Despite last year’s exact same prophecy crashing and burning, the oracles are at it again, proclaiming that this year will be the PlayStation 3′s. Not that I know any more than they, but I suspect otherwise given the PS3′s steep price point in our current economic climate. What I’ll concede is that Sony have once again amassed an immense arsenal of great-looking games to launch their assault on 2009 with. One of these armaments is Uncharted 2: Among Thieves, the sequel to one of the PS3′s highest-rated exclusive titles. This month’s edition of British magazine gamesTM included a meaty preview for it, showing off screenshots displaying the staggering detail of the harsh scenery that will be found in one of the series’ new destinations, the devastated war-torn country of Nepal. Looking at these images gave me little to doubt that Uncharted 2 will be a big plus for the PS3 this year. However, what got me thinking was a seemingly innocuous tail to a paragraph focusing on the game’s returning protagonist:
If everything comes together just right, Nathan Drake could very well be heading into the upper echelons of videogame character fame
It’s an interesting concept. He is certainly one of the series’ major assets. His clumsily awkward negotiation of Uncharted‘s pitfalls and obstacles, and his nervous disposition towards the daunting scenarios it offered, made him “a likeable, everyday hero who didn’t conform to the machismo the genre usually opts for”, in the words of gamesTM.
When I think of video game characters that I’d consider to be the most famous, the icons of the medium, they are very distinct and unique creations. They’re ones that have a larger-than-life quality that I wouldn’t associate with an everyday character like Nathan Drake. Actually, 1UP compiled a “Top 10 Videogame Characters” list some while back that contains most of gaming’s eminent faces, such as Mario, Link, Sonic the Hedgehog and Master Chief. For the most part, these characters are instantly recognisable. One common feature they have is that they are identifiable just from their silhouettes, a quality often cited as being an important part of effective character design. Even Lara Croft and Solid Snake have distinguishing visual features, such as her ponytail and hip holster guns, or his trailing bandana. Drake, silhouette or otherwise, looks like someone you might pass in the street without thinking twice.
So, can an ordinary hero like Drake become a gaming icon? Well, there is a precedent. He may don a badass Hazard Suit, but underneath its amber coating beats the regular heart of one Dr. Gordon Freeman, Half-Life‘s notorious bespectacled hero. In fact, it’s Gordon’s geeky and underwhelming appearance that gives him an edge over other cliché action heroes, similar to how Drake’s unconvincing approach makes him stand out from the crowd. Gordon may not have the mainstream appeal of a Mario or a Sonic, but players identify with him because of his ordinariness.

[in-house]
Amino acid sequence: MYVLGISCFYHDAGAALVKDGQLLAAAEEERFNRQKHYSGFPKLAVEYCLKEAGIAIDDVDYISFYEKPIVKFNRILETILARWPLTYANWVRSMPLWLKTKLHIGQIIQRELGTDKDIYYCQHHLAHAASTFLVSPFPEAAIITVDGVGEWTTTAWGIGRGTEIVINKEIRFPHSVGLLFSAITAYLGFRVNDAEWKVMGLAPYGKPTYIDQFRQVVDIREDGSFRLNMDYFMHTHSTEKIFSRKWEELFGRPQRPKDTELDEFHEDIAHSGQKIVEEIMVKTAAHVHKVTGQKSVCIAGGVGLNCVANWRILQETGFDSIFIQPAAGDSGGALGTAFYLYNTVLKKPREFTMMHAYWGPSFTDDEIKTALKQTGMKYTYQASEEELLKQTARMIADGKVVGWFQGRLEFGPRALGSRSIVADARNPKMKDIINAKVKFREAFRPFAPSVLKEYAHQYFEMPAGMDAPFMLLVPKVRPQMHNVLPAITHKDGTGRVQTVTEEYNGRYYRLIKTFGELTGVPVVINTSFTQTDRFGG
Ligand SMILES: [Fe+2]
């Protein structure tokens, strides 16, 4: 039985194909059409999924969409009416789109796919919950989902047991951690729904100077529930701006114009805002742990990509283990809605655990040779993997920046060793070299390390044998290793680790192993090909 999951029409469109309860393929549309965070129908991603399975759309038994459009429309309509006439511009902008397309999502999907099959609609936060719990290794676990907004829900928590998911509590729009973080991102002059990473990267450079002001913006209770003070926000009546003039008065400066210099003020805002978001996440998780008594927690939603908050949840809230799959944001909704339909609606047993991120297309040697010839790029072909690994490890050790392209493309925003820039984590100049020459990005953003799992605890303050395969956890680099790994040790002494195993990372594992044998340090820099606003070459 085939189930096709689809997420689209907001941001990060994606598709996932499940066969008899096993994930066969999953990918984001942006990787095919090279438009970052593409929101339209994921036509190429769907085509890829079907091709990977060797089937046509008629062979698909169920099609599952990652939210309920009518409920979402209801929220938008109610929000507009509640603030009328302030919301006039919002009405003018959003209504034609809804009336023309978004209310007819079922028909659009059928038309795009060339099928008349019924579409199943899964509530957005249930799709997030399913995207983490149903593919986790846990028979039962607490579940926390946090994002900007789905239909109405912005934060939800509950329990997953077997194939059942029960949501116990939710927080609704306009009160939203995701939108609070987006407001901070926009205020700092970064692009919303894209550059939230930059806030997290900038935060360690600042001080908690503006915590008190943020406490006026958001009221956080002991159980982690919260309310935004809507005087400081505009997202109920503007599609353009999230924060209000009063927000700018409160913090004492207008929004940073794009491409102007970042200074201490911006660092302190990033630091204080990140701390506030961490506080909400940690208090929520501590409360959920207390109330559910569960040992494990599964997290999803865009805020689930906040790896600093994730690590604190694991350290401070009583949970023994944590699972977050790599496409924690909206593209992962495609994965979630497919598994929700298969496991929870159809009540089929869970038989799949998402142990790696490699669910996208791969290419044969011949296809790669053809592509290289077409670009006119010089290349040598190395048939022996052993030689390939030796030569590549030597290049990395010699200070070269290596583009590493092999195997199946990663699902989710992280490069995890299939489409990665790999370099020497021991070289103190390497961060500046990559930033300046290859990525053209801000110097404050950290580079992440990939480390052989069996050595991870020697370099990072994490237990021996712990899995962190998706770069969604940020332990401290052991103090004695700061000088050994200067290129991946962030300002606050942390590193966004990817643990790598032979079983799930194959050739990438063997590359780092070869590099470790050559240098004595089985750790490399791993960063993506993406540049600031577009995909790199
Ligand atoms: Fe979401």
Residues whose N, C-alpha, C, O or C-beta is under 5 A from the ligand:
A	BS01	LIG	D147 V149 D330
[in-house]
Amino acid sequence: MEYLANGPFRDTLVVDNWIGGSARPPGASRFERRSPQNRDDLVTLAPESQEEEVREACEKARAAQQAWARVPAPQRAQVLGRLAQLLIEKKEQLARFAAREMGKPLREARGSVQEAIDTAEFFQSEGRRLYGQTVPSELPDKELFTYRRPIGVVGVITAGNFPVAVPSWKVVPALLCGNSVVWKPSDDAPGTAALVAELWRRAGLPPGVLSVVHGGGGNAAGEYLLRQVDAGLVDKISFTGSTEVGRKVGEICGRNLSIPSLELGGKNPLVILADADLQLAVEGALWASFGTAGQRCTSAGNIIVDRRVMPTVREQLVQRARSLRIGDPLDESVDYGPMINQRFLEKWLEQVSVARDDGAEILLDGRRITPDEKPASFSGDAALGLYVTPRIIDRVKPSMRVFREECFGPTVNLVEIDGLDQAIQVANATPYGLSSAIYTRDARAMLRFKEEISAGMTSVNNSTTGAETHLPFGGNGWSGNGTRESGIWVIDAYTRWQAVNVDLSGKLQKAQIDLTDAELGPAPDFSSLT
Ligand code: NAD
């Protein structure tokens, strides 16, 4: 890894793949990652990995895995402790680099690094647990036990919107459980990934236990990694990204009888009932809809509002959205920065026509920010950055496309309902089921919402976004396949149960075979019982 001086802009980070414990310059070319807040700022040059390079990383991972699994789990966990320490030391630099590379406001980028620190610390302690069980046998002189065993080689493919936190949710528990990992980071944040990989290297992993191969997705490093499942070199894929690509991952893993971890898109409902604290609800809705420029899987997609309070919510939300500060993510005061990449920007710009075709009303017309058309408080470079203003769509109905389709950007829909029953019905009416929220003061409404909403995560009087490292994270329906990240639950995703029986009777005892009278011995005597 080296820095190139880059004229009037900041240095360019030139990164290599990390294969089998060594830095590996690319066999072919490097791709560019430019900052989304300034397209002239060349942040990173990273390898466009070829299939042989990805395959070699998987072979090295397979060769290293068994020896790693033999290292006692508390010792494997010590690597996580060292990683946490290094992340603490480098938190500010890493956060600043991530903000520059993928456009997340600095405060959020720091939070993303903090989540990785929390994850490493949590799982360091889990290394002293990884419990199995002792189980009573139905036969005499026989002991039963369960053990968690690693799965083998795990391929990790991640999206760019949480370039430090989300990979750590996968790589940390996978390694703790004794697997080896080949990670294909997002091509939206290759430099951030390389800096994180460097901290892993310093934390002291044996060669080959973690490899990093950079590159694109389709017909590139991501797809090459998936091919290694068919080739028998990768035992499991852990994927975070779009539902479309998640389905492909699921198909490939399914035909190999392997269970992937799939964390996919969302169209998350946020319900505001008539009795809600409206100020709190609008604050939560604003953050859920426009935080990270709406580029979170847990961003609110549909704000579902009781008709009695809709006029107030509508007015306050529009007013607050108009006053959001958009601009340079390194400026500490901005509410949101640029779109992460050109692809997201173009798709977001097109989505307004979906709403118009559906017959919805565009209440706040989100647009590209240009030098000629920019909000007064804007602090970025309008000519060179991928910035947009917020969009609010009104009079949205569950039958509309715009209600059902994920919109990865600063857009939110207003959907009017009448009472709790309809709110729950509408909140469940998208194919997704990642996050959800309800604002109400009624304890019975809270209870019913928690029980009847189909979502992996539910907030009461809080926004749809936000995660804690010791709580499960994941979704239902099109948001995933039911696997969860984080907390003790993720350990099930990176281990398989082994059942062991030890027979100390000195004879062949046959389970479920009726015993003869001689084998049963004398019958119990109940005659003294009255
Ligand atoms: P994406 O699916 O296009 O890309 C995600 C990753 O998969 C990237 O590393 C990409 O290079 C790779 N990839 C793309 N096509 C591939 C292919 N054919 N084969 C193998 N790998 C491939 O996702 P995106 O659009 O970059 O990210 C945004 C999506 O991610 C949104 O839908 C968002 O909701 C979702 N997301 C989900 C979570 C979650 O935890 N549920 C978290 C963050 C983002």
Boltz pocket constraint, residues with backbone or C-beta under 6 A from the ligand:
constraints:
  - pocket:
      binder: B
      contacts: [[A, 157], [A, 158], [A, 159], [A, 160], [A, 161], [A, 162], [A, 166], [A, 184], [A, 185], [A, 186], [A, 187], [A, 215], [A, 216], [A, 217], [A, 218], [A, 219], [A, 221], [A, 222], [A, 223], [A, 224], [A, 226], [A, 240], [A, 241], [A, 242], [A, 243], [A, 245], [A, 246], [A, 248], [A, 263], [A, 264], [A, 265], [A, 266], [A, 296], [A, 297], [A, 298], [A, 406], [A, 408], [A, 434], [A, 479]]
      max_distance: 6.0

However, Uncharted 2 is clearly being targeted at the mainstream, a fact underlined by the series’ cinematic undertones manifesting themselves in the game’s first trailer. Simply put, it was more akin to a movie teaser than a video game’s debut showing. Naughty Dog say they have a character who’s already more popular than rival Lara Croft, the first lady of adventure games. Of course that’s complete bull; Underworld may have done poorly but Croft remains one of the world’s most recognisable faces, let alone gaming’s. However, if there was a time to steal Lara’s crown away from her, it’s now. Explorer-type adventure films like National Treasure are very much back in fashion. The successful return of Indiana Jones to the cinema, a hugely popular character who Drake is clearly based upon, will help cement the broad appeal that Uncharted 2 and the Drake character has. Add in rumblings of a much-maligned ‘female-friendly’ makeover for the seemingly exhausted Croft and things are looking pretty sweet for Mr. Drake.
Aside from the game’s quality, of course, the one variable in all of this is the publicised emergence of Nathan’s shadier, darker side in Uncharted 2. As Michael Abbott pointed out, revealing his grittier characteristics may well give his personality an intriguing depth, but not all characters need to venture into the dark side. I wonder whether, from a marketing standpoint, it might have been better to stick with more of the same. Either way, it will be fascinating to find out. It’s exciting to think that we could be watching the emergence of a gaming icon, and it would be fantastic for the video game industry if Nathan Drake can break into the mainstream. If he does, you heard it here first. Unless you read gamesTM beforehand, that is.
PS: A post on gameplay coming up, honest. It’s kinda hard to talk about Geometry Wars: Retro Evolved 2‘s narrative (but now I’m tempted to try).